Tips and Resources for Older Job Seekers
While the U.S. job market has improved dramatically over the past few years, challenges still exist for many older workers. The good news is that there are a number of job resource centers and a wide variety of online tools specifically created for older job seekers. Here are some resources to help you in your search.
Depending on where you live, you may be able to access one of the many career service centers located throughout the U.S. The American Job Center (AJC) has around 2,500 centers nationwide and is a fantastic place to start. Funded by the U.S. Department of Labor's Employment and Training Administration, AJCs are free-to-use resource centers that can help you explore your career options, search for jobs, find training, write a resume, prepare for an interview and much more. To find a center near you, call 877-872-5627 or go to CareerOneStop.org.
Another option is the Senior Community Service Employment Program (SCSEP). The SCSEP is sponsored by the Department of Labor and helps place income-eligible workers over age 55 in part-time, temporary community service positions where they can learn job skills. To learn more, or locate a program in your area, visit DOLETA.gov/seniors or call 877-872-5627.
The AARP's Back to Work 50+ program is another option to consider. The program currently offers workshops in 19 locations around the U.S. and provides career counseling, job coaching and skills development for 50-plus job seekers. If you cannot attend a workshop, they also offer an excellent guide called "7 Smart Strategies for 50+ Jobseekers." To get a free copy, or see if there is a workshop in your area, call 855-850-2525.
If none of the above programs are available in your area, check with your local public library or nearby community college to see if they provide career services.
Job Search Sites
There are also a number of online job search sites that can help you connect with companies that are looking for mature, experienced workers. One of these websites is WhatsNext.com, which offers a job search tool and has online assessments, calculators, career guides and career coaches to help you. Another option is RetiredBrains.com. This website provides information on finding temporary or seasonal jobs, starting a business, working from home, writing your resume, finding full-time work and continuing your education. Check out RetirementJobs.com where you can post your resume and search for full-time or part-time jobs online. There is also Workforce50.com, which has job search functions and a list of age-friendly employers by industry. It also gives you the ability to sign up for job alerts.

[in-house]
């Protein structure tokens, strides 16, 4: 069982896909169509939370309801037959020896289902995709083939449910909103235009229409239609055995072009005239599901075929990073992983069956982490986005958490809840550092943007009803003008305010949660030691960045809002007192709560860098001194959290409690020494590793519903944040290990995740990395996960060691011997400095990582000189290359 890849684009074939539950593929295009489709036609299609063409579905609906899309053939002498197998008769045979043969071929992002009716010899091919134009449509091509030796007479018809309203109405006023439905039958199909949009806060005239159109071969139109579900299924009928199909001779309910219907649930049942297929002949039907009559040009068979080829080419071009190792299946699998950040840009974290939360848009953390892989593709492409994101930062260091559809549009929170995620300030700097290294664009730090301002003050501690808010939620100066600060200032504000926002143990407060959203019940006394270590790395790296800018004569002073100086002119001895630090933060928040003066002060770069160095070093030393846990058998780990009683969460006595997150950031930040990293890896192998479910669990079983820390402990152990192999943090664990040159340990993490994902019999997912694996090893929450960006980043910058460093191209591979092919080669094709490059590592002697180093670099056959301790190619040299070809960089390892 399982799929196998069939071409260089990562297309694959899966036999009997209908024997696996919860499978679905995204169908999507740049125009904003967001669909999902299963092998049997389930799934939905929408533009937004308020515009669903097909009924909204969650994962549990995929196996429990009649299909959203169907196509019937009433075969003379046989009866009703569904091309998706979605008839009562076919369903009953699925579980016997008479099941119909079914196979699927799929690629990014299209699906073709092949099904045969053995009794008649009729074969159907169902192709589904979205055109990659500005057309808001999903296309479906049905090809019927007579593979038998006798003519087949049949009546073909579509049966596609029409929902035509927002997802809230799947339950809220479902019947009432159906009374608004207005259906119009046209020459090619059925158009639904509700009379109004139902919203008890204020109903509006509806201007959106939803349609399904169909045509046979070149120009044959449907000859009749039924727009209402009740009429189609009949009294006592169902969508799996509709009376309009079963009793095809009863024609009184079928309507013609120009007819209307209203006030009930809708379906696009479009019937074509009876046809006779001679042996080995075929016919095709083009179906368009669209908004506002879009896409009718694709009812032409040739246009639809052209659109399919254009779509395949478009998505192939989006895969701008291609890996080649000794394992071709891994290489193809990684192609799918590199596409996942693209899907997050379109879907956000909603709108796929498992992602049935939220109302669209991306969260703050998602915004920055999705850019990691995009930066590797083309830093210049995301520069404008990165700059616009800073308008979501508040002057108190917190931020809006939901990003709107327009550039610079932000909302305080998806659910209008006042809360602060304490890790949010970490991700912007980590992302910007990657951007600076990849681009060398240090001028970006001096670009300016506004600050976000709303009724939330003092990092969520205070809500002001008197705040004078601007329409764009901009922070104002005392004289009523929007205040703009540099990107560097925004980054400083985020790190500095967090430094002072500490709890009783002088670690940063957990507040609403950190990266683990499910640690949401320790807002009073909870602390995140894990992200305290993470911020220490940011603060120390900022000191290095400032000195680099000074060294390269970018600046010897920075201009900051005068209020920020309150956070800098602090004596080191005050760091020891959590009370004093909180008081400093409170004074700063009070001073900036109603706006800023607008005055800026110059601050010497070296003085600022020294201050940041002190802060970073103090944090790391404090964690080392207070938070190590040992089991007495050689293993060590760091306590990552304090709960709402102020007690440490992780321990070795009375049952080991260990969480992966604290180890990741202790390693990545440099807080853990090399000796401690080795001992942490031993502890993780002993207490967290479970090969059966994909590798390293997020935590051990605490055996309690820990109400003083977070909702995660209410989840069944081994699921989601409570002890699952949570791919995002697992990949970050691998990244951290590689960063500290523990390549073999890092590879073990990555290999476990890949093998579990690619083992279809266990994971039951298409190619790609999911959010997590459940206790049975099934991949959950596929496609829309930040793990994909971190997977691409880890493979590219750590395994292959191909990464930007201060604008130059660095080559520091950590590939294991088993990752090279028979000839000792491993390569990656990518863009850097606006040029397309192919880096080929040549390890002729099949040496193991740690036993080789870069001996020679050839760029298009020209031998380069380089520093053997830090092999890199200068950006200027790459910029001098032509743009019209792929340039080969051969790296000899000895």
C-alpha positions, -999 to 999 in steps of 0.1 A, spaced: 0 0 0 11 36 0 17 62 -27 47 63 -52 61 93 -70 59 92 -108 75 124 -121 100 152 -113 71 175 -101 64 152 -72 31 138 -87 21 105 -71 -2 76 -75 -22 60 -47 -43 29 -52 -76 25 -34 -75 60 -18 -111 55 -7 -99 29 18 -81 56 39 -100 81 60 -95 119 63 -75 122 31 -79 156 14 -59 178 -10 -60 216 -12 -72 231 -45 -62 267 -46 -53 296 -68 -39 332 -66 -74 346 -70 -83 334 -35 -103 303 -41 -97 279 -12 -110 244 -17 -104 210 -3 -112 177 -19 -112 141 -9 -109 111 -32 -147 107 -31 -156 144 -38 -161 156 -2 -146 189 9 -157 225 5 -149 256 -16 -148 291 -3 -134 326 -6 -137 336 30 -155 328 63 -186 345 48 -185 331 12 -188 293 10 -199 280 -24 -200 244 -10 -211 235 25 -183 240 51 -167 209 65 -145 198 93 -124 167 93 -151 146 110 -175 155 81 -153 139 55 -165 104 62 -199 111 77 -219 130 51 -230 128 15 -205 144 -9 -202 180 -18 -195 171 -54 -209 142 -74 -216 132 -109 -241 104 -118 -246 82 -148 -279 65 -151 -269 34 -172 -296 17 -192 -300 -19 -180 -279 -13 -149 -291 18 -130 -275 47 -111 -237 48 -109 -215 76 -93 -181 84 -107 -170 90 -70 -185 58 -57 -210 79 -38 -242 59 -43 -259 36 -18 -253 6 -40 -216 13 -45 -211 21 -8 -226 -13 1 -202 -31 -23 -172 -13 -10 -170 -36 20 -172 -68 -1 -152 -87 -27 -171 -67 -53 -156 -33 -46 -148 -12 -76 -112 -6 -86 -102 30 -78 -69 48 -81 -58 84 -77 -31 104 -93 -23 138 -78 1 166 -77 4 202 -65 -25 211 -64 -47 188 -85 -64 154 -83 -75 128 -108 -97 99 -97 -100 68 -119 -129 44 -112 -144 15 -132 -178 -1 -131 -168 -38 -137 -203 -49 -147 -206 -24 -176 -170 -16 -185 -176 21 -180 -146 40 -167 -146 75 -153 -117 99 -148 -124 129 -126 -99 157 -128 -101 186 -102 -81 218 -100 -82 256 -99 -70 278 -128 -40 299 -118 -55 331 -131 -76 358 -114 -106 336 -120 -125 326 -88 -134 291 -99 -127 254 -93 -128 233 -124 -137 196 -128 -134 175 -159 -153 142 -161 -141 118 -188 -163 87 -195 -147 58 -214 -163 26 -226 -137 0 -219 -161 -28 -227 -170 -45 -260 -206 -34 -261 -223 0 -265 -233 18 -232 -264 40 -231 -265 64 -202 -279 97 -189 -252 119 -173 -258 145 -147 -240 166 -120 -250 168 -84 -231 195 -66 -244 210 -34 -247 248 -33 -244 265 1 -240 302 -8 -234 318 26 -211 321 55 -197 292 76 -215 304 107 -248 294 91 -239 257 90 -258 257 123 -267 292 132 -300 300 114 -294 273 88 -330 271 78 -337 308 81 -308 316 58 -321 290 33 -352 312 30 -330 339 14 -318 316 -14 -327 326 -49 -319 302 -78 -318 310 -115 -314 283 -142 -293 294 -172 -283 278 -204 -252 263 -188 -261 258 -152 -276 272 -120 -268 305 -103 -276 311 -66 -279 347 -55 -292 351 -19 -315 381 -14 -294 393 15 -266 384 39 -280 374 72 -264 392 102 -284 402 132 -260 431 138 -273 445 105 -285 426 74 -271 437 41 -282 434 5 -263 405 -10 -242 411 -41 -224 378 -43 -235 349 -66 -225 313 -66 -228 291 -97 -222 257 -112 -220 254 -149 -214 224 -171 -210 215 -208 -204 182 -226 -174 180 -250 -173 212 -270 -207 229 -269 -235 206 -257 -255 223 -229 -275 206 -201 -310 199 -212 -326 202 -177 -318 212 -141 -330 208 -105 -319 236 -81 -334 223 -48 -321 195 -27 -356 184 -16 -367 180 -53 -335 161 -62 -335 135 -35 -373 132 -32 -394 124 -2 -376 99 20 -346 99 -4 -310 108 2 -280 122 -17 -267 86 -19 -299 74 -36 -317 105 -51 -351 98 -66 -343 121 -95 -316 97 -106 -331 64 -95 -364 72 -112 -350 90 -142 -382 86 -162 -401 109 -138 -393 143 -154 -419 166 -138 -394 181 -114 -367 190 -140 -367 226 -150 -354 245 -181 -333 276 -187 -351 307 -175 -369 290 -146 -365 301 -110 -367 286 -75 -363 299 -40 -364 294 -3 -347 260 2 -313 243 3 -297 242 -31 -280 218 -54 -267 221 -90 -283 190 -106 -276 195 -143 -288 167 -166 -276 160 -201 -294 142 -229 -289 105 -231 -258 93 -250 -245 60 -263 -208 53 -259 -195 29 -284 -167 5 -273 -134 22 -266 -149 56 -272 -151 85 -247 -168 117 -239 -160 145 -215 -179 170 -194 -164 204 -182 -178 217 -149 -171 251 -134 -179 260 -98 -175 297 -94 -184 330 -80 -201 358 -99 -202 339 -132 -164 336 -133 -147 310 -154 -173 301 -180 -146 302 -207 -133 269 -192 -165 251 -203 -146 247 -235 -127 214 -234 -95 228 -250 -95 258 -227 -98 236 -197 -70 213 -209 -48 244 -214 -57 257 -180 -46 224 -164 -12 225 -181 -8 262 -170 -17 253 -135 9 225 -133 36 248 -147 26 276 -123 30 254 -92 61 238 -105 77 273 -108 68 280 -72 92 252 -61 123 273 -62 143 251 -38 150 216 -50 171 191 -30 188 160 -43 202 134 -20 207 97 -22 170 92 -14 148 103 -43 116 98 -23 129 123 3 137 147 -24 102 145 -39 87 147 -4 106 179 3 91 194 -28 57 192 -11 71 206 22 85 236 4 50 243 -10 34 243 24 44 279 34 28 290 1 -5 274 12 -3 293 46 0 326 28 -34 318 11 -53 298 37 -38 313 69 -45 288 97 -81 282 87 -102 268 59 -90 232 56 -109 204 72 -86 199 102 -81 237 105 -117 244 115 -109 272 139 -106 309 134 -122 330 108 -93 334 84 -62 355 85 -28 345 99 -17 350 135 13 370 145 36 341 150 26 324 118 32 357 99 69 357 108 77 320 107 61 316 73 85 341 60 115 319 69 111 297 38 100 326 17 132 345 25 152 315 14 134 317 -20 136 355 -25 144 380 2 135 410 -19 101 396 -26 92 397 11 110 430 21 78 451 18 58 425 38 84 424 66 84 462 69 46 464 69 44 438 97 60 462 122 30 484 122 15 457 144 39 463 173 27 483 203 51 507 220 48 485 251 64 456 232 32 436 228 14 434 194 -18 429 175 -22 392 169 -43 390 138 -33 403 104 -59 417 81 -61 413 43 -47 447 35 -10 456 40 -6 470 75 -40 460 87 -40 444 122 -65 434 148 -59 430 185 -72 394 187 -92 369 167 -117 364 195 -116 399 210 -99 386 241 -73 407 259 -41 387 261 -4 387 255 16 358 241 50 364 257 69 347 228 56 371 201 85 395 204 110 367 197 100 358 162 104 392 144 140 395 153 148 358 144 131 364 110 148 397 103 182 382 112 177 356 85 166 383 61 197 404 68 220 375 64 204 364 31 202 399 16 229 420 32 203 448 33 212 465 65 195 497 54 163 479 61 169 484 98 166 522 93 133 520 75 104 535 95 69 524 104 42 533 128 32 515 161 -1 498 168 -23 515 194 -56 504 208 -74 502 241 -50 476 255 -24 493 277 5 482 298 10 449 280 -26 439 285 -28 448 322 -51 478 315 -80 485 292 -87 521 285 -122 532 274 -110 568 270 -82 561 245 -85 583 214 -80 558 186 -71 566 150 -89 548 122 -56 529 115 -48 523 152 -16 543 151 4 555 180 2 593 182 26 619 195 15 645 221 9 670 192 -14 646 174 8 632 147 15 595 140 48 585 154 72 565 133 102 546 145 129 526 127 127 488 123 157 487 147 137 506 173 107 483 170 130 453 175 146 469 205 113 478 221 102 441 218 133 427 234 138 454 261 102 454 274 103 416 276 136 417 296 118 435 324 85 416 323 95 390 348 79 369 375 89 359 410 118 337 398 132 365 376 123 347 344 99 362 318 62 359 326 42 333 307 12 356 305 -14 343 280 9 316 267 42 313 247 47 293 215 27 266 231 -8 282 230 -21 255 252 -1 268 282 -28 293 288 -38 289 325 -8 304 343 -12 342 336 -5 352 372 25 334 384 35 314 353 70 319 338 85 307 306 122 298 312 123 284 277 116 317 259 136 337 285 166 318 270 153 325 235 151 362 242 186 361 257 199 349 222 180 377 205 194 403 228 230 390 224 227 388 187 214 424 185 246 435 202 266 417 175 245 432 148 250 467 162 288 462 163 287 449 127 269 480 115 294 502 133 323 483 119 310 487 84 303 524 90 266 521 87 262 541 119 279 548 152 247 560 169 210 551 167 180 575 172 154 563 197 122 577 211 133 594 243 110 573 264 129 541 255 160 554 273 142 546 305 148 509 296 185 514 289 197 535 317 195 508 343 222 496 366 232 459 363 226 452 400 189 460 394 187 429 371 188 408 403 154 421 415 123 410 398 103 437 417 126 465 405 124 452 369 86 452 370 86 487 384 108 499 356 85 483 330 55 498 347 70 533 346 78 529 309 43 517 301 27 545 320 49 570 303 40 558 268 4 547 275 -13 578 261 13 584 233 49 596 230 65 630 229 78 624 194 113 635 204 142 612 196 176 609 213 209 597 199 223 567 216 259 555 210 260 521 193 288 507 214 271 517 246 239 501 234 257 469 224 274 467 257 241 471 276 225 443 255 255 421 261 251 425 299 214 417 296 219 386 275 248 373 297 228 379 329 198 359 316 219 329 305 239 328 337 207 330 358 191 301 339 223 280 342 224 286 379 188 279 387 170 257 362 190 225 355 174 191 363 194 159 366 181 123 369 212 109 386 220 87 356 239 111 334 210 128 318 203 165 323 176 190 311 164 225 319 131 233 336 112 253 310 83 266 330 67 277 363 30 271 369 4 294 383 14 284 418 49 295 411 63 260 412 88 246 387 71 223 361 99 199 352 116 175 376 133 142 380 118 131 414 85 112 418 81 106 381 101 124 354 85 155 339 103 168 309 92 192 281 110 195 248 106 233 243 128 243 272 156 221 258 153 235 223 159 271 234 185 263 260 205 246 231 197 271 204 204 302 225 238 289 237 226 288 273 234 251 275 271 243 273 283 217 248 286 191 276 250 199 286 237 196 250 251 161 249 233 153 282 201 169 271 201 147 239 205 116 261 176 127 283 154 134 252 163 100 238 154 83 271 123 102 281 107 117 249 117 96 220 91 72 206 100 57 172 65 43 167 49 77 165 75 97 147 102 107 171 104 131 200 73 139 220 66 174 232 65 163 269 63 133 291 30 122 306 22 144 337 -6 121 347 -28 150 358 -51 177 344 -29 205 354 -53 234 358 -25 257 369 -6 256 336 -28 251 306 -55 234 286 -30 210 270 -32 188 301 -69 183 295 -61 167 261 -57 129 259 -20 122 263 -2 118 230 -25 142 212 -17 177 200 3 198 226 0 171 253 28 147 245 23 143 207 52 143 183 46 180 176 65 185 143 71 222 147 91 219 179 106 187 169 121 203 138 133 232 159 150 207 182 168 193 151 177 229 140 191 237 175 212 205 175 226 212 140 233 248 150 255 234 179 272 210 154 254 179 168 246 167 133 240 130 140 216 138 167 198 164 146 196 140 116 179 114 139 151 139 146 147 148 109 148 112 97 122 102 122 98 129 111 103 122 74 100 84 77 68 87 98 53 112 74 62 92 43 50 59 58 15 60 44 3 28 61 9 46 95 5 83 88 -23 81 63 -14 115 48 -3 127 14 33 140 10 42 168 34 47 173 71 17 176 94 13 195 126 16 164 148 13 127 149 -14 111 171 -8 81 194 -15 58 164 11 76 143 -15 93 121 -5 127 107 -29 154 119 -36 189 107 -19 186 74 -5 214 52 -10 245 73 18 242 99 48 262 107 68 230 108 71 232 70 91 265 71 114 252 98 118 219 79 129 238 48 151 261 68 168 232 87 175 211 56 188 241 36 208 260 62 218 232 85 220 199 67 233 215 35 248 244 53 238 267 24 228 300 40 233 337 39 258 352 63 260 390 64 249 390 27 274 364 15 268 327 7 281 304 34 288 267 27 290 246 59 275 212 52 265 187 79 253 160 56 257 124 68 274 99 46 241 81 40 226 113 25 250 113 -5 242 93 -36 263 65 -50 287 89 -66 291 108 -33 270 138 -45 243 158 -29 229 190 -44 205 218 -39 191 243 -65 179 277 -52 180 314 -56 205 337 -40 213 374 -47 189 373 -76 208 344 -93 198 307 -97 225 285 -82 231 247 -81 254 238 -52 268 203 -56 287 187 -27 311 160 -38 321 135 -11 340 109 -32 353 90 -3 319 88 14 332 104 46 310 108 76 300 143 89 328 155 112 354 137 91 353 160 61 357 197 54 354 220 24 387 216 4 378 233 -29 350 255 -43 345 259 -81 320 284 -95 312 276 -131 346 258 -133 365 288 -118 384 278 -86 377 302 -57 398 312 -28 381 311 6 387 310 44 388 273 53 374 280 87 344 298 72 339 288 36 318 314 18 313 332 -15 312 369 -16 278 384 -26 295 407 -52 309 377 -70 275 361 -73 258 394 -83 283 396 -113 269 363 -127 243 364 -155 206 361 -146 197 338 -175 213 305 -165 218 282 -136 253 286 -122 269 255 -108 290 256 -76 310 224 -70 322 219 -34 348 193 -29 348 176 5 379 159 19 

Work at Home
If you are interested in working from home, there are many opportunities depending on your skills. Just be cautious of work-at-home scams that offer big paydays without much effort. Some popular work-at-home jobs include: sales and marketing, customer service, teaching and tutoring, writing and editing, web development and design, consulting, interpreting and medical coding.
To find these types of jobs, FlexJobs.com may be a good place to start. This website filters out the job scams and lists thousands of legitimate work-at-home jobs in dozens of categories. You can gain access to their listings for $15 for one month, $30 for three months or $50 for a year.
Start a Business
If you are interested in starting a small business but could use some help getting started, the U.S. Small Business Administration offers tips, tools and free online courses that you can access at SBA.gov.
Savvy Living is written by Jim Miller, a regular contributor to the NBC Today Show and author of "The Savvy Living” book. Any links in this article are offered as a service and there is no endorsement of any product. These articles are offered as a helpful and informative service to our friends and may not always reflect this organization’s official position on some topics. Jim invites you to send your senior questions to: Savvy Living, P.O. Box 5443, Norman, OK 73070.